A New Way to Look at the Economics of Modern Flexible Combined Cycles
by Bonnie Marini, Phd
Power plant technology has come a long way in the last decade. New demands in the market, combined with the increased capabilities of today’s fossil fired power plants make comparing and choosing the right technology much more complicated than in the past. There is a lot of discussion on how new technology differs from conventional technology – but the real challenge is determining how today’s technologies compare with each other.
As we look to a future with more weather dependent renewable generation, many of the new fossil fired power plants will be built primarily as firming power – dispatching when renewables are not available and turning down or off when more renewable generation is available. One significant change in market options is the speed and responsiveness of combined cycle power plants. There are several fast-start combined cycle options now available, offering different operational styles and benefits. One key differentiator is how these various plants start.
The first fast-start combined cycles in the U.S. were commissioned in California. These plants introduced the concept of enabling a gas turbine to ramp to base load without a low load hold point. The first advantage to be seen was the tremendous reduction in start-up emissions. NOx and CO production dropped about of 90 percent. Features and capabilities have since been added to this product line so the rest of the cycle can start fast as well. One of the additions is the Co-Start option. With Co-Start the steam turbine starts very soon after the gas turbines, ramping to base load quickly, and depending on plant configuration, enables full plant power in about 30 minutes .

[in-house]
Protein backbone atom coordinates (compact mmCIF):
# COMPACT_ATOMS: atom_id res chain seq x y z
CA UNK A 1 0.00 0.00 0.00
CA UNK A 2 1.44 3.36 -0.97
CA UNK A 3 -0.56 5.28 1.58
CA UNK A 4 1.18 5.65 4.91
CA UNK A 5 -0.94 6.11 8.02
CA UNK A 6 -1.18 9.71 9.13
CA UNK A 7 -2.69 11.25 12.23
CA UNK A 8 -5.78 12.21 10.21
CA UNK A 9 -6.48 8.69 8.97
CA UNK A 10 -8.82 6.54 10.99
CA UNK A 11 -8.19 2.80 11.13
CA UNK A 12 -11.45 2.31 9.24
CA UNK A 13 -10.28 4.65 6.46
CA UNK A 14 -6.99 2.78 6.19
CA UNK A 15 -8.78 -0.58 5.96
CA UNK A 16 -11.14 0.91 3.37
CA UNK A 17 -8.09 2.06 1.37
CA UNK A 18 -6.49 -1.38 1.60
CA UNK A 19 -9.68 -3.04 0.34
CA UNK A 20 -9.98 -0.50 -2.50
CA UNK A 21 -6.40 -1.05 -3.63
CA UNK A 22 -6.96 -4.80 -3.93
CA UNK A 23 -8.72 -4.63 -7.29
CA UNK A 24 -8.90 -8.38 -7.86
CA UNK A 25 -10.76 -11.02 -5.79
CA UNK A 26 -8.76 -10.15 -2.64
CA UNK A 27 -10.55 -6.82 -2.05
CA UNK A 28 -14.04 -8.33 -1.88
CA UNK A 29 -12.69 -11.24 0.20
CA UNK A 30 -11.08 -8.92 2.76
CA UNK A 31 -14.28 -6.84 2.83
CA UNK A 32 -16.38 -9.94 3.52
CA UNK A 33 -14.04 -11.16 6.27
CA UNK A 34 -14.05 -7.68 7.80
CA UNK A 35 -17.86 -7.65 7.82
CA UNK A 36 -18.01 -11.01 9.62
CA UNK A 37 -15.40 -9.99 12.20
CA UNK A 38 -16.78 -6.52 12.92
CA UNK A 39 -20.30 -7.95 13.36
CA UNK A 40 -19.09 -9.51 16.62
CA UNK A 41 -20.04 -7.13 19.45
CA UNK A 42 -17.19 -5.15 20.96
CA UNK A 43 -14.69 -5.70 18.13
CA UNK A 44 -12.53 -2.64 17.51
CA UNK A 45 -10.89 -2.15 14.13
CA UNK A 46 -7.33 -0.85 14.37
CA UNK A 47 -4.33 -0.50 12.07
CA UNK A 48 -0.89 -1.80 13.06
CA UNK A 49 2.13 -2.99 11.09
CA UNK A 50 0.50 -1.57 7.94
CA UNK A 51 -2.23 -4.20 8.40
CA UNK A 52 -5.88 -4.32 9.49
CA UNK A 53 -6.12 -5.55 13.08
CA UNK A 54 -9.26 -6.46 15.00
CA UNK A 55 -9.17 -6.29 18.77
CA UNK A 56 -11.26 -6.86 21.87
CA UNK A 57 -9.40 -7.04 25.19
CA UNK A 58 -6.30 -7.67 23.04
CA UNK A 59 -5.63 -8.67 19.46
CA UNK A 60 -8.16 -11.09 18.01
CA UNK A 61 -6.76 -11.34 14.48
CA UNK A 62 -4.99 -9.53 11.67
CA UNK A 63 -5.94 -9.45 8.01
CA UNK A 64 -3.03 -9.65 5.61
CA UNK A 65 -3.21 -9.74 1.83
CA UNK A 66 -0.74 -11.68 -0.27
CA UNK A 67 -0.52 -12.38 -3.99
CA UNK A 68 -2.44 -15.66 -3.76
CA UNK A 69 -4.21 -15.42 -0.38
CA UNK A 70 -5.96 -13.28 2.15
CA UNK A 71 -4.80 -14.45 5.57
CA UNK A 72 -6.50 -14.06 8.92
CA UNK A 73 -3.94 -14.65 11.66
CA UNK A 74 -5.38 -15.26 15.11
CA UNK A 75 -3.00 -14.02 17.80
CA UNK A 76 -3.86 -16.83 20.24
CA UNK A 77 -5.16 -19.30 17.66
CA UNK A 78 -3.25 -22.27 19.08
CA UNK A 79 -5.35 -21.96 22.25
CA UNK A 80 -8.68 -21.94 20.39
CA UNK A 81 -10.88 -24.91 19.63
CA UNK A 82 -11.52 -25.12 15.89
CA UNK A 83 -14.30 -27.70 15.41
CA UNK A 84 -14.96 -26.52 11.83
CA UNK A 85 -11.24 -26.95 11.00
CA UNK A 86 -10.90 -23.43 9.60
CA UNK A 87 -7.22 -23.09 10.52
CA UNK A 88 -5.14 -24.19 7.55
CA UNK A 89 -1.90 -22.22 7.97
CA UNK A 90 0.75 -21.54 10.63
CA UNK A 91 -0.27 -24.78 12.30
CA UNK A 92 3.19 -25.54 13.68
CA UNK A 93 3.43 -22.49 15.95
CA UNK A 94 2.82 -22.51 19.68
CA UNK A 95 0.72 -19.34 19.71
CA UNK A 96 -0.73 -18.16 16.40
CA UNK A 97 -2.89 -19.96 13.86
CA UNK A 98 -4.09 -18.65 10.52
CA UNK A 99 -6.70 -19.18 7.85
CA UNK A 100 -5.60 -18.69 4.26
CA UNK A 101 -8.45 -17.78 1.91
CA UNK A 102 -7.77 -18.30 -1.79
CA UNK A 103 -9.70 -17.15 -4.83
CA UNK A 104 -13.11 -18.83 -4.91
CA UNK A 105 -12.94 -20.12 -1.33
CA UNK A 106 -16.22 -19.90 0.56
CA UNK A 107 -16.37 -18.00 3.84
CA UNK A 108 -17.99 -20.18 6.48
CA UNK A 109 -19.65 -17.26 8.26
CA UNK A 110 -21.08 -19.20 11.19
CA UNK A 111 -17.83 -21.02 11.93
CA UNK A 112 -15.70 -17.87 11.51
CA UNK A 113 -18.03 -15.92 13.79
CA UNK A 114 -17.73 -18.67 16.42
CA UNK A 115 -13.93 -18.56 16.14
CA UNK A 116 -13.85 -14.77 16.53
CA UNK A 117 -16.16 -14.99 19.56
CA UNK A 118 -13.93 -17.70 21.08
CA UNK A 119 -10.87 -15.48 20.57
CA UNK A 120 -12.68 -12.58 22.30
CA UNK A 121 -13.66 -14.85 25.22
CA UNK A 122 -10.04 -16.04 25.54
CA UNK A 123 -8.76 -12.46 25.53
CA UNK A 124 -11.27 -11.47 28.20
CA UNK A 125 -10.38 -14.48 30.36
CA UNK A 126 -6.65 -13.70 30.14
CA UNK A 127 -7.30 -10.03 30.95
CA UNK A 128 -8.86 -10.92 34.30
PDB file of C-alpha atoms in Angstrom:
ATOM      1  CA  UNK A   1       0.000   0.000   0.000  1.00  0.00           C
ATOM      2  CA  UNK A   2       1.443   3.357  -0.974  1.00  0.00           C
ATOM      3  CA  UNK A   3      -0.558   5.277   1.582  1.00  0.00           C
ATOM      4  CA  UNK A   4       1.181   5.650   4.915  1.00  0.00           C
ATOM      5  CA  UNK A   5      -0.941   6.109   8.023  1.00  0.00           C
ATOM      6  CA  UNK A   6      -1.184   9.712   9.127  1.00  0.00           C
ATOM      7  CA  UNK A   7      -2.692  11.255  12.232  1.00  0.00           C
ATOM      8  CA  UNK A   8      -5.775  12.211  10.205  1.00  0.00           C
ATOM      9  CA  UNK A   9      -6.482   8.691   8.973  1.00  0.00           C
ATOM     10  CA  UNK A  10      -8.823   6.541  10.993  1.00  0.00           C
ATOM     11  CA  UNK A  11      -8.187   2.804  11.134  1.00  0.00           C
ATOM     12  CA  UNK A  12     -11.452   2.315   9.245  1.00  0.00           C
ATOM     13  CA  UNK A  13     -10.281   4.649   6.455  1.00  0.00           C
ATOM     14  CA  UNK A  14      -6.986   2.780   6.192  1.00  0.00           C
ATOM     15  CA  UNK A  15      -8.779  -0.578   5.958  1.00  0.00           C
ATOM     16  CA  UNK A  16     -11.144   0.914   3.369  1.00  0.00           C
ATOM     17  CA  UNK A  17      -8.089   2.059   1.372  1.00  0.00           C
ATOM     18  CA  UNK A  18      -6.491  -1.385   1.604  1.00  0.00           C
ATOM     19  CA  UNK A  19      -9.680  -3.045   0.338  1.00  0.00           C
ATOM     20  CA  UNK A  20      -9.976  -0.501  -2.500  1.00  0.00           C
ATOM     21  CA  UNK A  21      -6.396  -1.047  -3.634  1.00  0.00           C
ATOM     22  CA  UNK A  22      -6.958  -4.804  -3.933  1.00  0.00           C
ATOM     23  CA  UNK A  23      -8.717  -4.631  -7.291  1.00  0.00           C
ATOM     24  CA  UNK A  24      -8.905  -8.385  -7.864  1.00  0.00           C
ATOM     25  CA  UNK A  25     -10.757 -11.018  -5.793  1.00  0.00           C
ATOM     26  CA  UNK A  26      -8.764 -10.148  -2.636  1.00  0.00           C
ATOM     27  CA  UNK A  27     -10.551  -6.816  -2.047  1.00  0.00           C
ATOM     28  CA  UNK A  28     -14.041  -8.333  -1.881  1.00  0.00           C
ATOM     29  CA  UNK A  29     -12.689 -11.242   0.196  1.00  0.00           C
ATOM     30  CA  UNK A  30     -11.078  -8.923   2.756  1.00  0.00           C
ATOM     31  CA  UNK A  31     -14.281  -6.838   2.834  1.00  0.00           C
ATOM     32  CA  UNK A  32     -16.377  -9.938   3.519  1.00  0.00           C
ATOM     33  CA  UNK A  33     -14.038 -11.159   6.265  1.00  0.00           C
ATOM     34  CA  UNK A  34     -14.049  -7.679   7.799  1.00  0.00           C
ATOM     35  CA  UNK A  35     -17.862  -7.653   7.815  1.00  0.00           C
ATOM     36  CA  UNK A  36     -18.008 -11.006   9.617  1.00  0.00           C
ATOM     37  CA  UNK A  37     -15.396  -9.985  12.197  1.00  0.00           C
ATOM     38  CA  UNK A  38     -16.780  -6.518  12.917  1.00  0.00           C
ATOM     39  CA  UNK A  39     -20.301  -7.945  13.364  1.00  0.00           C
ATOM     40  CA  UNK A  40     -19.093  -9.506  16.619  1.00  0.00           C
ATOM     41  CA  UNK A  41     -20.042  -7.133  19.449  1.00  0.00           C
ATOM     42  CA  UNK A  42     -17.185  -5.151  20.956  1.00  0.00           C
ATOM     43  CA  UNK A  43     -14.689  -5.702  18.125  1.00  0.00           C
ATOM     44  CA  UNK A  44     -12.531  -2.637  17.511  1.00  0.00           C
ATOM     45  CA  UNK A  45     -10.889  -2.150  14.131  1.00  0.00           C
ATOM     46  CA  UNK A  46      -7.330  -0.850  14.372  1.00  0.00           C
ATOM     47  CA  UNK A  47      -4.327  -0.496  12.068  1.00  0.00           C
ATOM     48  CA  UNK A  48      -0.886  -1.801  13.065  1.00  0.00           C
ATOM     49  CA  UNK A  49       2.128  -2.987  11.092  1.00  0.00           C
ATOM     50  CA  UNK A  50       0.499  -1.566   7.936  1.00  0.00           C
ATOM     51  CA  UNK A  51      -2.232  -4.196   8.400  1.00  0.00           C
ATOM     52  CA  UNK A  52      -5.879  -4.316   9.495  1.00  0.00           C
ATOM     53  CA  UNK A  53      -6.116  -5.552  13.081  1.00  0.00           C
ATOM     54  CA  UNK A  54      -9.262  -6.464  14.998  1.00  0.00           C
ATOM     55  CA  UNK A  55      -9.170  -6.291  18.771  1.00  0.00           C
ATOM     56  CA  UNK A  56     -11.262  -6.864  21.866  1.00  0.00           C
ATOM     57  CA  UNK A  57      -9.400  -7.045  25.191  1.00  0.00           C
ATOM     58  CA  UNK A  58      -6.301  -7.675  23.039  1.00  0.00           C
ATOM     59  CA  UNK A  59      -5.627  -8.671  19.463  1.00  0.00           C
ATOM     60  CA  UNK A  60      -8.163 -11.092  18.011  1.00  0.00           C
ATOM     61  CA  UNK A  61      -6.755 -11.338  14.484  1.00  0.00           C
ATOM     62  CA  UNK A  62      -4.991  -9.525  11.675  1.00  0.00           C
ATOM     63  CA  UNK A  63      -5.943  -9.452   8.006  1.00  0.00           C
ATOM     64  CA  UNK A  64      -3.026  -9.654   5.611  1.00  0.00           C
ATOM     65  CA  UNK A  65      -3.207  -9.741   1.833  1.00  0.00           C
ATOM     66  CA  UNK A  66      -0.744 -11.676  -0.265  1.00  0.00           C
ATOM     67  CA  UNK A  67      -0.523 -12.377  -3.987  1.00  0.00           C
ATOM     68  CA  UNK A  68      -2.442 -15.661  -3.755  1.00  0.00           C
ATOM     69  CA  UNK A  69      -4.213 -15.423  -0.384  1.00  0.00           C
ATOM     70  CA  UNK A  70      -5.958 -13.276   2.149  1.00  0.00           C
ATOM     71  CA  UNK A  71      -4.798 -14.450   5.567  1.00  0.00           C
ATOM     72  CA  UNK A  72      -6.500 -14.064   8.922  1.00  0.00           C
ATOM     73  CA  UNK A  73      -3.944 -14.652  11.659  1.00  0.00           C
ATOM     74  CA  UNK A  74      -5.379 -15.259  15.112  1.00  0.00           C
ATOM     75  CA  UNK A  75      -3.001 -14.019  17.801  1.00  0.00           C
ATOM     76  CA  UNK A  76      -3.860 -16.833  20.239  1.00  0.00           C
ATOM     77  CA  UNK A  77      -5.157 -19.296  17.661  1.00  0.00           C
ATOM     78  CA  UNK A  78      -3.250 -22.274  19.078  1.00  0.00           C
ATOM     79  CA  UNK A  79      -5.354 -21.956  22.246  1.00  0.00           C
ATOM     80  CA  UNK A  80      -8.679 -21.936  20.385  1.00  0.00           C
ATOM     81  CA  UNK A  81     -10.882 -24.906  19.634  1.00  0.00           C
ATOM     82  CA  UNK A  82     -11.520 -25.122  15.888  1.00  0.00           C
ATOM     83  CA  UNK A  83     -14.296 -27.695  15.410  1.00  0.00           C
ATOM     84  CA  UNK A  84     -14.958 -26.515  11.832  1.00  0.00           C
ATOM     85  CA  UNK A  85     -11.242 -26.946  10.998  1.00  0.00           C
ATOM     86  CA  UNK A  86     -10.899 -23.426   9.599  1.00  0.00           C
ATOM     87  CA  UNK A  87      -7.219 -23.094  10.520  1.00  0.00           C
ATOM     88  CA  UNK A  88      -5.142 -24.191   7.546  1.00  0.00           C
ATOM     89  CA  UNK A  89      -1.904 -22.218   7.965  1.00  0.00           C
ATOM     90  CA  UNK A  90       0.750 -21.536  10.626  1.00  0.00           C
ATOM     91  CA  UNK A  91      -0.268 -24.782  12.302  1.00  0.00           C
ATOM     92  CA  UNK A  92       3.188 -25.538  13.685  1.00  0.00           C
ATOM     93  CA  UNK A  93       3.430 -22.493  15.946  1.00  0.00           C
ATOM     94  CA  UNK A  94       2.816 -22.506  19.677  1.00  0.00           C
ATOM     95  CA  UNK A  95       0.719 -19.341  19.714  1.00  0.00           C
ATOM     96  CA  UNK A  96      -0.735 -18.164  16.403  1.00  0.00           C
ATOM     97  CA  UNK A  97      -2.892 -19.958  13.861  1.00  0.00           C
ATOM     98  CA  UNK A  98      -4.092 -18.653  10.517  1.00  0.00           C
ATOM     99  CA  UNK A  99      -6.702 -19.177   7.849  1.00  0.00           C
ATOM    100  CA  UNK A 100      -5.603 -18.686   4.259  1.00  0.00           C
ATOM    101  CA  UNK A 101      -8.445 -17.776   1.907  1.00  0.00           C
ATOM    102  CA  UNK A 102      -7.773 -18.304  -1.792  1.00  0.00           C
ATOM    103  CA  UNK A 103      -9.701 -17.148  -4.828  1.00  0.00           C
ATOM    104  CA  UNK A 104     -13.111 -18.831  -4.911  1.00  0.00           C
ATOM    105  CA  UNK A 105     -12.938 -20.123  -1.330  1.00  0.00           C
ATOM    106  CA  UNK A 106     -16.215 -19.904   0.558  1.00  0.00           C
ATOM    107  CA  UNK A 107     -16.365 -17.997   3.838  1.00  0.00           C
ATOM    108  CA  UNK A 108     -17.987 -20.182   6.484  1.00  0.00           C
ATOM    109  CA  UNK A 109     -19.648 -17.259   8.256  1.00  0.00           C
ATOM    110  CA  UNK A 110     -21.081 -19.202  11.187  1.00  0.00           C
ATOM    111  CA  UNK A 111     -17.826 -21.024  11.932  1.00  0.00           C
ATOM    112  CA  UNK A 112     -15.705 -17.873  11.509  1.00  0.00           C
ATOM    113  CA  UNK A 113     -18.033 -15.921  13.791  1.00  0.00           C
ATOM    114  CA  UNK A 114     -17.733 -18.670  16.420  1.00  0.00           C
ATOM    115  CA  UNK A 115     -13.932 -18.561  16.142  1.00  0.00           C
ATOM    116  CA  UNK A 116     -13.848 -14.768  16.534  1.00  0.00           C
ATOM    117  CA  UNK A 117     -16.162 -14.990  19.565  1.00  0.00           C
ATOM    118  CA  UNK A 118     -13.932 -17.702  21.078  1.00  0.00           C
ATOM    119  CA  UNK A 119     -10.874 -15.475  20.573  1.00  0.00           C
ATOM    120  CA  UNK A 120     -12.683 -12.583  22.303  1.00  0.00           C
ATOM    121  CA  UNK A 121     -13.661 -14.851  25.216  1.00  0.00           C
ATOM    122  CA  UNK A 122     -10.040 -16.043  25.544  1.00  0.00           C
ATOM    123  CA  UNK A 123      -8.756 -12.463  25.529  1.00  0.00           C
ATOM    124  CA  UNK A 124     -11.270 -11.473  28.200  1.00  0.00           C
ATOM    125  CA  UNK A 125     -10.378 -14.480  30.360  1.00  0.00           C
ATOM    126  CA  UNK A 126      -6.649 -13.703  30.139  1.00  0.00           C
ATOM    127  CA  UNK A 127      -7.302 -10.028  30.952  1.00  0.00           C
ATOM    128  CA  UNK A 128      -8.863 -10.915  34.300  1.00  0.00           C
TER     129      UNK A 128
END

Other providers have also started to offer flexible, fast-start combined cycles, but with different start up scenarios. In these plants the gas turbine is ramped to minimum emissions compliance load(MECL) before reaching the first hold point. The subsequent start procedure is much like a conventional combined cycle, combining a series of holds and ramps to gently warm up the steam cycle. This start offers the same advantage in NOx and CO emissions reduction as the Flex-Plant, but it does not produce as much power as a Flex-Plant in early operation.
|The high dispatch efficiency of the Irsching Combined Cycle Power Plant in Germany leads to lower CO2 emissions and the flexibility required to firm renewables. Photo courtesy: Siemens Energy|
If the goal is purely reduction in start-up NOx and CO, these options are comparable. However, start-up emissions is only a very small part of the overall advantage fast-start combined cycles can offer.
When plants start and stop often, the cost of the start-up transient can become a significant lever in a plant’s profitability. Automakers are ahead of the power industry when it comes to providing simple, understandable information which clearly explains the benefit of automobiles designed to start and stop efficiently versus those that aren’t. Suppliers publish city gas mileage and highway gas mileage. It doesn’t take a technology expert to understand that if you use your car for short trips, city mileage is more important.
When power industry owners evaluate base load efficiency or heat rate, it is like evaluating you car’s mileage expectation from the highway gas mileage number alone. In today’s markets, where stopping and starting regularly is expected, the power generation industry should also be looking at a version of automobile city mileage, and this can be analyzed by looking at a plant’s dispatch heat rate instead of the conventional base load heat rate.